When questioned about his unusual hand movements on the Mür dl Giat climb, he said: “Honestly I don’t know, it was an automatic, nervous hand gesture. But do you think I would be so stupid as to turn on a scooter live on Rai, a stone’s throw from the finish line?

“It is true that on Colle Santa Lucia to get back into the group I did a crazy ride,” he admits. “The other times are good but normal. On the Giau I took four minutes longer than Nibali on the Giro, on the Falzarego the same time as in 2021.”

He then described the Strava reports as the work “of haters, of envious colleagues. I wrote to Strava in vain to clarify my position. The original file is available to sceptics,” he says.

And the reason behind the disappearing bike? “In April, I suffered a theft after a race. The bike, which I had lost sight of in Corvara, has been secured: if the organizers had asked me, I would have had it examined.”

Stagni’s wish may come true next year. Following the maelstrom of bad publicity surrounding the event, the Maratona’s organisers have committed to using x-ray scanners to tackle suspected motor doping during the 2023 gran fondo.

However, Stagni – just like many of his professional counterparts when questioned about possible cheating – claims the whole affair boils down to one thing: jealousy.

“Italy is the country where those who arrive 200th think that the 199 in front of them have cheated, he says. “But I have a clear conscience, I pedal to have fun.”

Ryan joined in December 2021 and since then has kept the site’s readers and listeners informed and enthralled (well at least occasionally) on news, the live blog, and the Podcast. After boarding a wrong bus at the world championships and ruining a good pair of jeans at the cyclocross, he now serves as’s senior news writer. Before his foray into cycling journalism, he wallowed in the equally pitiless world of academia, where he wrote a book about Victorian politics and droned on about cycling and bikes to classes of bored students (while taking every chance he could get to talk about cycling in print or on the radio). He can be found riding his bike very slowly around the narrow, scenic country lanes of Co. Down.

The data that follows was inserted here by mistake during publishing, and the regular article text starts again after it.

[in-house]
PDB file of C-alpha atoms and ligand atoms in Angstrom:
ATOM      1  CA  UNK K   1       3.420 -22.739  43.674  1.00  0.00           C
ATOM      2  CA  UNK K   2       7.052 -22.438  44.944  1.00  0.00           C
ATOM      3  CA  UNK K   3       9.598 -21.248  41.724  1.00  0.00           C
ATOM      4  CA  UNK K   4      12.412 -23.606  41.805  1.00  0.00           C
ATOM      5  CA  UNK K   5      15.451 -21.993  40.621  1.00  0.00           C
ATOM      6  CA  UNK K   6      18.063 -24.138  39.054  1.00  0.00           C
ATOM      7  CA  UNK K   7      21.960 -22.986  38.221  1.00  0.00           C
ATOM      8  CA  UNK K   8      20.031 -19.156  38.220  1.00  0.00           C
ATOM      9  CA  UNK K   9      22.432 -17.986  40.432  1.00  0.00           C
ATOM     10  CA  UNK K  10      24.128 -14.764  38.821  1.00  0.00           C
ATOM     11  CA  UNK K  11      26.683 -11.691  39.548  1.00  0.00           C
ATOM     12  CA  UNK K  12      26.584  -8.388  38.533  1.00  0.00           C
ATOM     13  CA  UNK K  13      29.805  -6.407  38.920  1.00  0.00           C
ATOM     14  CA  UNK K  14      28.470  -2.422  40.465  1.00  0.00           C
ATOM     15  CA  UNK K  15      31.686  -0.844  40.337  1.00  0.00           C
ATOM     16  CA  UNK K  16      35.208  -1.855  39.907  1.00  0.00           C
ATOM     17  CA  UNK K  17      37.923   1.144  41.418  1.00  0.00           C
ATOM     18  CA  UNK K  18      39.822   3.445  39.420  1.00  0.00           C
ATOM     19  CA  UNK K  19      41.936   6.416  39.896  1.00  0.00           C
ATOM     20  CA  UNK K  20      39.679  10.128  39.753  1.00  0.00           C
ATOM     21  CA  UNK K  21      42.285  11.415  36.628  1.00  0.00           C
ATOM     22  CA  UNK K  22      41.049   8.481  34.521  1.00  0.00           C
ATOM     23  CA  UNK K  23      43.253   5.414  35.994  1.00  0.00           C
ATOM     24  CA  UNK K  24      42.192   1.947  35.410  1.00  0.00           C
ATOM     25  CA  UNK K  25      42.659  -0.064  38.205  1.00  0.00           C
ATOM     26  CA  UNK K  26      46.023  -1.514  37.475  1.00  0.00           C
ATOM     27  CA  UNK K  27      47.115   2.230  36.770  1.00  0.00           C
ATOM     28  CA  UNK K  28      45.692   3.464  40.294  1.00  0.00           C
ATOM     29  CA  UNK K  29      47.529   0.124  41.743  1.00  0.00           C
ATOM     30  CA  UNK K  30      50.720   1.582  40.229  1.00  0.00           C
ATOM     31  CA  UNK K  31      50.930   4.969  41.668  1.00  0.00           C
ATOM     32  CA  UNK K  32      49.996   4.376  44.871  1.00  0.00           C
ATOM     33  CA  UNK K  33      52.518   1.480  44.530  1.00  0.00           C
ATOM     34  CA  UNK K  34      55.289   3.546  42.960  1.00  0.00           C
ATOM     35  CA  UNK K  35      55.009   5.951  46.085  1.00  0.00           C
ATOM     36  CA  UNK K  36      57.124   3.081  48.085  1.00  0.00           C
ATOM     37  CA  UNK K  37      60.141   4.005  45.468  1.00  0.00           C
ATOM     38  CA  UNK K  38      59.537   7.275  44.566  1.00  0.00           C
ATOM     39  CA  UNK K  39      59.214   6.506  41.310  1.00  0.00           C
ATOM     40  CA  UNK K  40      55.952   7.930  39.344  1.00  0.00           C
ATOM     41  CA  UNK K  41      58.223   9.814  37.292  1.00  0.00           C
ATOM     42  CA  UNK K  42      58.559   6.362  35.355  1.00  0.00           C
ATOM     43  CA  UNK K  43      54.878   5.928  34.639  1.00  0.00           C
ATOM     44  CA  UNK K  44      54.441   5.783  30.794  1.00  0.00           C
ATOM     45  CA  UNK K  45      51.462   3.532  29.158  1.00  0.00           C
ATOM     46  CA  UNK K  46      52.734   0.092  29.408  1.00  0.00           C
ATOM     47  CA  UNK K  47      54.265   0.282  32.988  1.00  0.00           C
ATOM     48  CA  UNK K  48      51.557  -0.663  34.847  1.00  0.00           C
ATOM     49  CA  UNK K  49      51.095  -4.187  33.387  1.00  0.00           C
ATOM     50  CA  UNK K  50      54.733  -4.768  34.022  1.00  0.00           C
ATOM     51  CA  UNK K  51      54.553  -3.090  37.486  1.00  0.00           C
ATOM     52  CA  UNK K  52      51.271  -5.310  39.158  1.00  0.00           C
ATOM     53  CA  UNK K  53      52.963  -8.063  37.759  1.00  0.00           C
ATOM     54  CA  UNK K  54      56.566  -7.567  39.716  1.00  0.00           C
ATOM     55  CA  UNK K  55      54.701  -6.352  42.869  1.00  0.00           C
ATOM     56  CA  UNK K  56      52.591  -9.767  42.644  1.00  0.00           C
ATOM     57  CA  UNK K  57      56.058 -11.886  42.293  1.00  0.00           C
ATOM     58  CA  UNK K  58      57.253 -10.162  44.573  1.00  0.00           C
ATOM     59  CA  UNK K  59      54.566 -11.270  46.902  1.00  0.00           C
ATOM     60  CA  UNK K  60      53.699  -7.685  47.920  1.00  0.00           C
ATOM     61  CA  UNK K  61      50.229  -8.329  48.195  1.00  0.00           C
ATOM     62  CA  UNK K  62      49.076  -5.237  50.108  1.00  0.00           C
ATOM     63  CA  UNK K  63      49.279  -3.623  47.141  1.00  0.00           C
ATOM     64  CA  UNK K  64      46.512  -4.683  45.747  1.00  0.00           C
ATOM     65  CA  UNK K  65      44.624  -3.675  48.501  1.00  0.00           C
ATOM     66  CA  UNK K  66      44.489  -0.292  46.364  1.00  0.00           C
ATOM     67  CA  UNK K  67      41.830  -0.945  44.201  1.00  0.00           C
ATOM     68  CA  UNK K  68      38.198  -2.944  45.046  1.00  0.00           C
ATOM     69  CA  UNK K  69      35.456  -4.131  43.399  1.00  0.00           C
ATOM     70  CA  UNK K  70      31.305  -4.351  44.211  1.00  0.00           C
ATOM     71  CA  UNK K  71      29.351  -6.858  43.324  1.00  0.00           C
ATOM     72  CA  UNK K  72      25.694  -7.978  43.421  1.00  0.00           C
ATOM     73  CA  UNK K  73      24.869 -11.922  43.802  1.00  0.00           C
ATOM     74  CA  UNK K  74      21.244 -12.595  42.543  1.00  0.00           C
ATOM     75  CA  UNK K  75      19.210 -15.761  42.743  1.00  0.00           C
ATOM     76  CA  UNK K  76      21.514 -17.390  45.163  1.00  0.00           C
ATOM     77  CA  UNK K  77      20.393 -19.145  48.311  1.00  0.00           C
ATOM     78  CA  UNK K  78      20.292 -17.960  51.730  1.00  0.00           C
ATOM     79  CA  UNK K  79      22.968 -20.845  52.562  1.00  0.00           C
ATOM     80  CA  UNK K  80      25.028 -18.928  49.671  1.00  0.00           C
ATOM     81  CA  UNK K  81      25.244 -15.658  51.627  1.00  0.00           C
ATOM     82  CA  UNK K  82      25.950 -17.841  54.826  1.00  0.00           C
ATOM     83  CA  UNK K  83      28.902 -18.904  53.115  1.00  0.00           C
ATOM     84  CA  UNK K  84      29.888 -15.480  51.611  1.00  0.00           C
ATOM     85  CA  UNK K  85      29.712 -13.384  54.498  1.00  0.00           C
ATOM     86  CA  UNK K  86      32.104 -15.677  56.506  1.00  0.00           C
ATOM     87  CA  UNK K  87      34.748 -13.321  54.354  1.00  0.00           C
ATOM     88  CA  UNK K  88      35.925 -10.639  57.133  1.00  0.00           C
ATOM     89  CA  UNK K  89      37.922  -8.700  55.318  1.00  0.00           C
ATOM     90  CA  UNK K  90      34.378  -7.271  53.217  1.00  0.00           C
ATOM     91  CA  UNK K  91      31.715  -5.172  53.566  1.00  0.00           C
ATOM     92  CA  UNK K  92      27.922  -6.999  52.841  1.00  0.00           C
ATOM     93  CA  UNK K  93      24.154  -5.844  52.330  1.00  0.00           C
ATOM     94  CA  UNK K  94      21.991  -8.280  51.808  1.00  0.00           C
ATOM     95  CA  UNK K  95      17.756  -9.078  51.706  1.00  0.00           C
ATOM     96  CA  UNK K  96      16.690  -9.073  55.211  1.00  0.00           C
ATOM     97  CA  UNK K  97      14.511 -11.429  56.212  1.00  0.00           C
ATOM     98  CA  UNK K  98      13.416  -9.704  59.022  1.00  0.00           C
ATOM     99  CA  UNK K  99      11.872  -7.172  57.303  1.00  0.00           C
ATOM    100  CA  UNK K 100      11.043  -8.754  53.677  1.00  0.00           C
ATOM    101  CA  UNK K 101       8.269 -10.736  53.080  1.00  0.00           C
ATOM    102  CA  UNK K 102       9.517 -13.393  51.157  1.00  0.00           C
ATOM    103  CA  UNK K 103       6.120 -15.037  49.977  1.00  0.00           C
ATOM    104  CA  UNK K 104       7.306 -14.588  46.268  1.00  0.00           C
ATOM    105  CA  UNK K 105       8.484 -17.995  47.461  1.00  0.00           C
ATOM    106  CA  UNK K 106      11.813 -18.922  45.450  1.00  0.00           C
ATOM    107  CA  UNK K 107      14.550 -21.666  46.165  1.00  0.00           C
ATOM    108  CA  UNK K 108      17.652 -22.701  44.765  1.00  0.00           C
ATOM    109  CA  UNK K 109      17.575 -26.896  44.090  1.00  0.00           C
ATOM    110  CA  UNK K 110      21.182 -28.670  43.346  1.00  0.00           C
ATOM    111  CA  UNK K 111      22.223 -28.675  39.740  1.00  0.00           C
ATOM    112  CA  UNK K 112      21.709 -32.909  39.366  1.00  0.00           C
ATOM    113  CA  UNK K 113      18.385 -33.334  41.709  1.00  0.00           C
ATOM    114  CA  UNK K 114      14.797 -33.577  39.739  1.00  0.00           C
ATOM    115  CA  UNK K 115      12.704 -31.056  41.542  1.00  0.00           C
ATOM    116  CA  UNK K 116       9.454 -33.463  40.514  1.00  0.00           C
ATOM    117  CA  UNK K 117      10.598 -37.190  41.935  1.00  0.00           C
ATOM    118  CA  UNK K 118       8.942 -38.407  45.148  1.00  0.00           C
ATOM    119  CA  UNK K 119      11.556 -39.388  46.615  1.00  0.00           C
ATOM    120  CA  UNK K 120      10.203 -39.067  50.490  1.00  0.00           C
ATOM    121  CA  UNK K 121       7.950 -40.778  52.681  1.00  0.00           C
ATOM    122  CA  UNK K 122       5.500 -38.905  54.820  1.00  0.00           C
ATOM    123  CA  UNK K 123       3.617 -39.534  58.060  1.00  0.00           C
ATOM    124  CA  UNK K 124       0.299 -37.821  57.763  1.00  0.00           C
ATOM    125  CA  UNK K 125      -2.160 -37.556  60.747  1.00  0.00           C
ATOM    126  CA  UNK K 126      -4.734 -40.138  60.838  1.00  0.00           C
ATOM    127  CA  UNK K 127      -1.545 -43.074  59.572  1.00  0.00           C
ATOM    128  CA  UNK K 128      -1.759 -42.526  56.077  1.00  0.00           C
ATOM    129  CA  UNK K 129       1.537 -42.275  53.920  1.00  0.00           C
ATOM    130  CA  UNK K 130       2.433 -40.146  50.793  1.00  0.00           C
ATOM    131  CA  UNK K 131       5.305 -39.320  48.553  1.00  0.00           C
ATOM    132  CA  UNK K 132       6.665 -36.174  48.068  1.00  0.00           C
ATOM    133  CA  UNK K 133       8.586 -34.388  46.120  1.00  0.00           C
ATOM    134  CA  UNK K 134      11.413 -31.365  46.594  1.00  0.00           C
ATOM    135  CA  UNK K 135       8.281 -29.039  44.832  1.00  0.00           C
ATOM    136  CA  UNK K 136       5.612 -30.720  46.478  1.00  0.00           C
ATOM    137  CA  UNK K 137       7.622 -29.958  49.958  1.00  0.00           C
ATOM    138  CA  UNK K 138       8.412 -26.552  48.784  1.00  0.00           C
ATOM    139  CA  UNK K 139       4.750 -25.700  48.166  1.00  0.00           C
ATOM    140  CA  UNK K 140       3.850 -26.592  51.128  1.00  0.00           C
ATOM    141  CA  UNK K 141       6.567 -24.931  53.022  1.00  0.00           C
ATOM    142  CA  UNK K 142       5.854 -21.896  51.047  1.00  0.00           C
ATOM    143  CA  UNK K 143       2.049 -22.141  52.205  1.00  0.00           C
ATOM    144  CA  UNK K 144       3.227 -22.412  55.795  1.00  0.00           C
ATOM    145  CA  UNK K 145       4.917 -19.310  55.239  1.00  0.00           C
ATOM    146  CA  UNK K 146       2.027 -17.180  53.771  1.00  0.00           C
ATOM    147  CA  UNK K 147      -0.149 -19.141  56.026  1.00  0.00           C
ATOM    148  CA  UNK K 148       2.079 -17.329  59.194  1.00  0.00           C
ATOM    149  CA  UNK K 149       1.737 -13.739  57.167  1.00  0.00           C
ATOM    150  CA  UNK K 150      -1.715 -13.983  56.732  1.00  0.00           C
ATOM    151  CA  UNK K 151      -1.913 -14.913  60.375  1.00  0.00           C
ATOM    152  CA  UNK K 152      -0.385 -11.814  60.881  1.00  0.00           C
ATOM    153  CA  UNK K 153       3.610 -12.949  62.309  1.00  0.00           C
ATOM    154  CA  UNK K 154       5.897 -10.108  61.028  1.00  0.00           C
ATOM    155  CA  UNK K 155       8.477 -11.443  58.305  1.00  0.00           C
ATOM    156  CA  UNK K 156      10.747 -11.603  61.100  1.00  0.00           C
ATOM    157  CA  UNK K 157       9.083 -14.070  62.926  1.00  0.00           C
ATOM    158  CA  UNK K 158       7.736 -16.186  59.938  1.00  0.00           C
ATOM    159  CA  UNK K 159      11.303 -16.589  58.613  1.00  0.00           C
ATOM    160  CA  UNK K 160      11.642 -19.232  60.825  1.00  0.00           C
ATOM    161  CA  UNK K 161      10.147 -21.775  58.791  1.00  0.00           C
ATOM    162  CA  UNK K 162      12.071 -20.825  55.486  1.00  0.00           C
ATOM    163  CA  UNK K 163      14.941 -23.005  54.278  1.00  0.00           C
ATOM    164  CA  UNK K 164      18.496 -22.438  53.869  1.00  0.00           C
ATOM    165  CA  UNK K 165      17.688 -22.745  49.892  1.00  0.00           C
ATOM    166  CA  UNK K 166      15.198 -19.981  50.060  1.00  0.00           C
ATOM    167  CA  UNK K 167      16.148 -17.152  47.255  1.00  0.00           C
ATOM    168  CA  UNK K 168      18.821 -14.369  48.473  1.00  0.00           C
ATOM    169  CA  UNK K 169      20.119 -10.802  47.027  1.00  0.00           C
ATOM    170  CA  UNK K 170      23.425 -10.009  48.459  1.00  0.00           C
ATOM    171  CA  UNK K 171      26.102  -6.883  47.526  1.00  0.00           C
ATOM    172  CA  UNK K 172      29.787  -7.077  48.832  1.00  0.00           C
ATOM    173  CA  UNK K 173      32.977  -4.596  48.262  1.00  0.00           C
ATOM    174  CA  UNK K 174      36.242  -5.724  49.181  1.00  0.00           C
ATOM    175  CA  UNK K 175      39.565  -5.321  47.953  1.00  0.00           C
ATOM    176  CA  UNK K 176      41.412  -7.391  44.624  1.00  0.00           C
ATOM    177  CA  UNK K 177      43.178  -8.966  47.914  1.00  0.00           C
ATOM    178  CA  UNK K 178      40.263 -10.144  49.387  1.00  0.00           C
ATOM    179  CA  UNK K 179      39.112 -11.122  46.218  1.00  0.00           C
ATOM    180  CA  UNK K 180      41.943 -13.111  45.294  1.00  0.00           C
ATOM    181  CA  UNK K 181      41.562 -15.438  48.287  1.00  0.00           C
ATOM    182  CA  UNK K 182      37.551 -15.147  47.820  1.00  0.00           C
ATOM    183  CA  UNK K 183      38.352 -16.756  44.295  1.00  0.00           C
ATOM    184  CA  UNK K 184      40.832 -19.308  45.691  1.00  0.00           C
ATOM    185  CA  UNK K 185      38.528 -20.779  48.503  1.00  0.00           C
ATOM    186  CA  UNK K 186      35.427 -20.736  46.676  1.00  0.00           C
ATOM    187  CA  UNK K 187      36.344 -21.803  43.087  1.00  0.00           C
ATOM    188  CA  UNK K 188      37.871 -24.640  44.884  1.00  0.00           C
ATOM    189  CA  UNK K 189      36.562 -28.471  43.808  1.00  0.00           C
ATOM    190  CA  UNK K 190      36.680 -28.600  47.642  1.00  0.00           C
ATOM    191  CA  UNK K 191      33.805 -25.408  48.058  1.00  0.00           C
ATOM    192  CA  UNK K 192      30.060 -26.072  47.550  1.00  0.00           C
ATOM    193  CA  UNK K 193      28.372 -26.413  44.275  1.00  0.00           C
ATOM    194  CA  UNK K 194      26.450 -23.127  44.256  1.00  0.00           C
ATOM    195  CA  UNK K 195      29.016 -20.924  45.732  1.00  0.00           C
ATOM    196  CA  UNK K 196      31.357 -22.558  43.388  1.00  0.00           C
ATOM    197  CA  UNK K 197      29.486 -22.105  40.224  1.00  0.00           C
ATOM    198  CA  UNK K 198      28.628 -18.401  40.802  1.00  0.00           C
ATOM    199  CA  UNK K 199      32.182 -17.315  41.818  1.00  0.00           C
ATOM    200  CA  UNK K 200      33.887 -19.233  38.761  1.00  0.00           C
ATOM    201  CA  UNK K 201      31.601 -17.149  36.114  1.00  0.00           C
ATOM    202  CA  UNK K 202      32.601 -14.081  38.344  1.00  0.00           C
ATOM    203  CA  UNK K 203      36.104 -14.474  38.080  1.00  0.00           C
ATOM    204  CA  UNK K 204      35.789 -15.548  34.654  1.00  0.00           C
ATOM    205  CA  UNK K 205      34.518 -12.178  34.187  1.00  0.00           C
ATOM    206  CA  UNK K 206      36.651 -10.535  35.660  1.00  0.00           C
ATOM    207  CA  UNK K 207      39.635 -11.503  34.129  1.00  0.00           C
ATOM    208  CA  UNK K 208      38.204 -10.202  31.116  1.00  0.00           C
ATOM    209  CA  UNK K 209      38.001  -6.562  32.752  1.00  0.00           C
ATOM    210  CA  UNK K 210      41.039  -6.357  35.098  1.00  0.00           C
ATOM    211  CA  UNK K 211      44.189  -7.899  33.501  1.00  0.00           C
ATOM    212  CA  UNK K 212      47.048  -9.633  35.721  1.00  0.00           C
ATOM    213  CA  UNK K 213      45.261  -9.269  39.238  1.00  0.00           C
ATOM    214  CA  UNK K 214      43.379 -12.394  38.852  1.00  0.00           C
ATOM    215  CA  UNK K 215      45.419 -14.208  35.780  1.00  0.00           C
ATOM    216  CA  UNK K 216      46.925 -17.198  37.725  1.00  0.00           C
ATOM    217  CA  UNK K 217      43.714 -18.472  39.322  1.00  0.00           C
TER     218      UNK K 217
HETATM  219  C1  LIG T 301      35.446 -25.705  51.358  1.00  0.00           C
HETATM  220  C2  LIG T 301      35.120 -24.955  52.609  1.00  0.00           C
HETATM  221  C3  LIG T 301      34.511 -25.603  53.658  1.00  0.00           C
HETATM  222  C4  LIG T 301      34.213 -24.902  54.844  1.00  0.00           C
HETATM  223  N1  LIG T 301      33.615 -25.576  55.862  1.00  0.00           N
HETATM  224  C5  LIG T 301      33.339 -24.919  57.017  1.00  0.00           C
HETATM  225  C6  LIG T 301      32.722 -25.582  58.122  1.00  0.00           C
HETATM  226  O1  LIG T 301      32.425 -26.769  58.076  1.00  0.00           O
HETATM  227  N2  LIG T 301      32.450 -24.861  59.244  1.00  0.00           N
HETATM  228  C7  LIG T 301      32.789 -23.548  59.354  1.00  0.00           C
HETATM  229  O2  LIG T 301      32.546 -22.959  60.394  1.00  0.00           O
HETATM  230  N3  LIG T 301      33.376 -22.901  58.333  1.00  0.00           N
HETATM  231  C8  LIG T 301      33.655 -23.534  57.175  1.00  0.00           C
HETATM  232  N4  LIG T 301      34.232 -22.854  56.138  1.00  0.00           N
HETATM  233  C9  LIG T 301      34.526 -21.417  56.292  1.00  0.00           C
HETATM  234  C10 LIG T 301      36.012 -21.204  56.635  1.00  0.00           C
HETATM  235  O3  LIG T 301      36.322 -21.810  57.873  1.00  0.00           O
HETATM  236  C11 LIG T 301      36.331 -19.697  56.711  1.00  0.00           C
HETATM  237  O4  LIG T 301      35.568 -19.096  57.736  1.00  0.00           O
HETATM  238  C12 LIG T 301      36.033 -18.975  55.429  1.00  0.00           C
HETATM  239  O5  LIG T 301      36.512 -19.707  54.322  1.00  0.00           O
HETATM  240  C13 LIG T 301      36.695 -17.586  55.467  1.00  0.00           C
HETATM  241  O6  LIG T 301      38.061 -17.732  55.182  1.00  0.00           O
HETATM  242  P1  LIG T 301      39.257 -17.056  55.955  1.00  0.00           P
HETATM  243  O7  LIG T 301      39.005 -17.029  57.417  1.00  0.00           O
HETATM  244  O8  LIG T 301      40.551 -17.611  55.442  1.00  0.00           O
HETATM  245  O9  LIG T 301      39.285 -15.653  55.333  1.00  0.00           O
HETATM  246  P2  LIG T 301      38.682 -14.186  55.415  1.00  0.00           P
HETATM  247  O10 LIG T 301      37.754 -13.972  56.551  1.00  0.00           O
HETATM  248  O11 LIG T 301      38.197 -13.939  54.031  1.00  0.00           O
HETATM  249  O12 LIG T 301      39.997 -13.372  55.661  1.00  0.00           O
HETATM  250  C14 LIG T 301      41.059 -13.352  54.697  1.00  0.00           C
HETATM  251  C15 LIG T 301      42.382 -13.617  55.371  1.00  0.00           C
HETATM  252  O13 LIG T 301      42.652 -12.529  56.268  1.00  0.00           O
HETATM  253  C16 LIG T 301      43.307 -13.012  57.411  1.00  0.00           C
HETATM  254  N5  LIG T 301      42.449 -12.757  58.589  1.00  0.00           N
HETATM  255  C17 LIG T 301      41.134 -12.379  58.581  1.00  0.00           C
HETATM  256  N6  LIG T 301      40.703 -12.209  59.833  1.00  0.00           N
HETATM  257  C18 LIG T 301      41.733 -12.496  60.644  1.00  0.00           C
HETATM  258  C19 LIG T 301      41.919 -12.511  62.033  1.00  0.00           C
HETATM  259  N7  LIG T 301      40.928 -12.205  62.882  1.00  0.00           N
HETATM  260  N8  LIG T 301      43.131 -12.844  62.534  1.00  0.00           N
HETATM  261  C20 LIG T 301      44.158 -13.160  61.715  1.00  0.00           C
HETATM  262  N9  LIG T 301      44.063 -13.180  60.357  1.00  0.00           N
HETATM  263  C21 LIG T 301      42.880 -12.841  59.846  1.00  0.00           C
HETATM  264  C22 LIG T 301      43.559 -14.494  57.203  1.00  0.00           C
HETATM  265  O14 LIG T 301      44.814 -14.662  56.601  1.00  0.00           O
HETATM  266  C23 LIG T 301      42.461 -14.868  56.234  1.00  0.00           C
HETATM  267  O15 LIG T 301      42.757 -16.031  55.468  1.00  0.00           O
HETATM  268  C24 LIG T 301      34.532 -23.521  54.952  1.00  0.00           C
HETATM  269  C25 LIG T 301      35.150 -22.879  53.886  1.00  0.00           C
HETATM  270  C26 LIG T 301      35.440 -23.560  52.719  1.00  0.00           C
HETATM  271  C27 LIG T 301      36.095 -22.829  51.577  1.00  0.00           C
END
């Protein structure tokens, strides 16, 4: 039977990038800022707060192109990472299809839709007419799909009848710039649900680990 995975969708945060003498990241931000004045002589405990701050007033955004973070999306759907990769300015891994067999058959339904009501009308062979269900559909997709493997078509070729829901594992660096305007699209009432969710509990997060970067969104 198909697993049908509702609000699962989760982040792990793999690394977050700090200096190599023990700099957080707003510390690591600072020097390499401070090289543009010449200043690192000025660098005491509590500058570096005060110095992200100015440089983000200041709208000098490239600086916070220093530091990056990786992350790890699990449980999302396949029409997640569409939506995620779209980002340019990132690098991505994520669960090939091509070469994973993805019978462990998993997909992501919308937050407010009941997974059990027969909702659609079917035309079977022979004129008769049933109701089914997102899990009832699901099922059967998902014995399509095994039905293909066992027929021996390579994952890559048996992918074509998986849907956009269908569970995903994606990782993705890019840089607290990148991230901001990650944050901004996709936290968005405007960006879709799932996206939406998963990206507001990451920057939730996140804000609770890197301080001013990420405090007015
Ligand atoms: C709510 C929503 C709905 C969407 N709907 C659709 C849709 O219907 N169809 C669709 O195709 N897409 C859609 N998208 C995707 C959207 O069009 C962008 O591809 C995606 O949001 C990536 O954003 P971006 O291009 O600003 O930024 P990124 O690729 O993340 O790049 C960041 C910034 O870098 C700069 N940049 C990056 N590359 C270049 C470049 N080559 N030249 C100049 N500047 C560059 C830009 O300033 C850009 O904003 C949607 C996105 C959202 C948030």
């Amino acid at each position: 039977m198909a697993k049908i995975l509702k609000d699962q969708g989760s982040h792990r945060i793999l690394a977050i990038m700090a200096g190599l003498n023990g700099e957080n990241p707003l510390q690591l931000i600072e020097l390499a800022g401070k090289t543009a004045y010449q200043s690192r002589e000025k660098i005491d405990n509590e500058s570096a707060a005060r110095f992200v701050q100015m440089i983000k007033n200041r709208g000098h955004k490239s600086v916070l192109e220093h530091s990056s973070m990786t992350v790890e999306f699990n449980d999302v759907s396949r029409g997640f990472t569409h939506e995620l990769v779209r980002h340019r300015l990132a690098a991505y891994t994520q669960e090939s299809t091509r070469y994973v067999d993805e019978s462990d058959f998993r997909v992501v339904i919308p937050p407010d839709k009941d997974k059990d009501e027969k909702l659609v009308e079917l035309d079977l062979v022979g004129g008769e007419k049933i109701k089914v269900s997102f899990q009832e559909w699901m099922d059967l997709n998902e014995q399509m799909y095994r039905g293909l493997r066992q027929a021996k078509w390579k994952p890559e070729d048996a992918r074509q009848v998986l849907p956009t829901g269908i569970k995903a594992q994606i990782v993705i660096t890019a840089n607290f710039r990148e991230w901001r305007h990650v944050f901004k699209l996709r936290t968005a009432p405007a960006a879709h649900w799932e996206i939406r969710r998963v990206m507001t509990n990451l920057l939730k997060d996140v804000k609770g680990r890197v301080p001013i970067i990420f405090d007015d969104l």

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Carior | 1 year ago

I'm really confused about what that video is meant to show.

Yes, his hands are doing funny things for the shifts but that's because is levers are at a funny angle.  If what we are alleging is that the right thumb pushing the top of the hoods is something, is that not simply him pushing the third button on a Di2 lever, e.g. to change a garmin screen or something?

peted76 | 1 year ago
1 like

No evidence makes this a non-story.. however I think anyone who's seen a cycling documentary or two which features those big european gran fondo's, may be a bit more cynical. 

riggbeck | 1 year ago

The evidence of cheating seems a bit harsh, riding Passo Giau 4 mins slower than a pro is totally achievable for a well trained amateur. Especially when you consider on this ride Giau was relatively early on and good weather, Bernal rode it after many more miles and in winter conditions.

Xenophon2 | 1 year ago

Either there's evidence of fraud or there isn't.  Looking at the man and hearing about the 20k km/year he clocks, there's nothing that makes me think he can't be a very strong rider.  Up to the organisers to select participants bikes for testing and determine if something is off, not the job of armchair strava pundits.





Welsh boy | 1 year ago

So let me see if I have got this right.  He went out on a big group ride, possibly rode a motorised bike and everyone else who wasnt in a race either are complaining about being "beaten".  It sounds a lot like my mate complaining if I beat him in the sprint for the cafe on a club run.

Surreyrider replied to Welsh boy | 1 year ago

No. Gran fondos are races. 

rct replied to Surreyrider | 1 year ago

Yep, In Italy the front pen of GFs are a competitive class, with "fun" riders setting off behind, a bit like the London Marathon.